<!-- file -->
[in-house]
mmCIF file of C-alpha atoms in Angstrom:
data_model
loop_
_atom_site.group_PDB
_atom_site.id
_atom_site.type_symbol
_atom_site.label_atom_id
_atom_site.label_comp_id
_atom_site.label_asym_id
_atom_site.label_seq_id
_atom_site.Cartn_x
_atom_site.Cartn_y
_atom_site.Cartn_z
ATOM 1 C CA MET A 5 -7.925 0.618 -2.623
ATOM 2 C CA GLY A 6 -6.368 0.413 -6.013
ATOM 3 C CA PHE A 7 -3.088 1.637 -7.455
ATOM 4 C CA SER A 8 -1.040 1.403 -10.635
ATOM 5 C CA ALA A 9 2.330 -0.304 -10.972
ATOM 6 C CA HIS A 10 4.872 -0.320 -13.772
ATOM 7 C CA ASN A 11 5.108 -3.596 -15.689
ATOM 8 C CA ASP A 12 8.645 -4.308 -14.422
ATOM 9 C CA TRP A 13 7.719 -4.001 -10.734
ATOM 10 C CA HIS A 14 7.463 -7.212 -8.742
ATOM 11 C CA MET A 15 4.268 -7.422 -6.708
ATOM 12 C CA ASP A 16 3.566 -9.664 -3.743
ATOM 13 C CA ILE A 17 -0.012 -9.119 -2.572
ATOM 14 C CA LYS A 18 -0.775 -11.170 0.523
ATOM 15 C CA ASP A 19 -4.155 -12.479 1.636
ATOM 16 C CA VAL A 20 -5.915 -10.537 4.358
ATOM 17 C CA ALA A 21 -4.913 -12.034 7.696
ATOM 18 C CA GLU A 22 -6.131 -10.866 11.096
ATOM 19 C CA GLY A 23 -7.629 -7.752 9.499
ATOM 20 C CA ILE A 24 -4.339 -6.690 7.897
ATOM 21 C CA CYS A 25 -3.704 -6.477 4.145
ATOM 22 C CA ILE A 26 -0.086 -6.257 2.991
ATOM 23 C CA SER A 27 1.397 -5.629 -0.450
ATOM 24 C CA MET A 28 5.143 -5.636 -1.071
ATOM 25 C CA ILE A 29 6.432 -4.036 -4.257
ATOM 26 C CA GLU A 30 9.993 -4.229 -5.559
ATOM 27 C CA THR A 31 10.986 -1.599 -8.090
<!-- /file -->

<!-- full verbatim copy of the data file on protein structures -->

[in-house]
mmCIF file of C-alpha atoms in Angstrom:
data_model
loop_
_atom_site.group_PDB
_atom_site.id
_atom_site.type_symbol
_atom_site.label_atom_id
_atom_site.label_comp_id
_atom_site.label_asym_id
_atom_site.label_seq_id
_atom_site.Cartn_x
_atom_site.Cartn_y
_atom_site.Cartn_z
ATOM 1 C CA MET A 5 -7.925 0.618 -2.623
ATOM 2 C CA GLY A 6 -6.368 0.413 -6.013
ATOM 3 C CA PHE A 7 -3.088 1.637 -7.455
ATOM 4 C CA SER A 8 -1.040 1.403 -10.635
ATOM 5 C CA ALA A 9 2.330 -0.304 -10.972
ATOM 6 C CA HIS A 10 4.872 -0.320 -13.772
ATOM 7 C CA ASN A 11 5.108 -3.596 -15.689
ATOM 8 C CA ASP A 12 8.645 -4.308 -14.422
ATOM 9 C CA TRP A 13 7.719 -4.001 -10.734
ATOM 10 C CA HIS A 14 7.463 -7.212 -8.742
ATOM 11 C CA MET A 15 4.268 -7.422 -6.708
ATOM 12 C CA ASP A 16 3.566 -9.664 -3.743
ATOM 13 C CA ILE A 17 -0.012 -9.119 -2.572
ATOM 14 C CA LYS A 18 -0.775 -11.170 0.523
ATOM 15 C CA ASP A 19 -4.155 -12.479 1.636
ATOM 16 C CA VAL A 20 -5.915 -10.537 4.358
ATOM 17 C CA ALA A 21 -4.913 -12.034 7.696
ATOM 18 C CA GLU A 22 -6.131 -10.866 11.096
ATOM 19 C CA GLY A 23 -7.629 -7.752 9.499
ATOM 20 C CA ILE A 24 -4.339 -6.690 7.897
ATOM 21 C CA CYS A 25 -3.704 -6.477 4.145
ATOM 22 C CA ILE A 26 -0.086 -6.257 2.991
ATOM 23 C CA SER A 27 1.397 -5.629 -0.450
ATOM 24 C CA MET A 28 5.143 -5.636 -1.071
ATOM 25 C CA ILE A 29 6.432 -4.036 -4.257
ATOM 26 C CA GLU A 30 9.993 -4.229 -5.559
ATOM 27 C CA THR A 31 10.986 -1.599 -8.090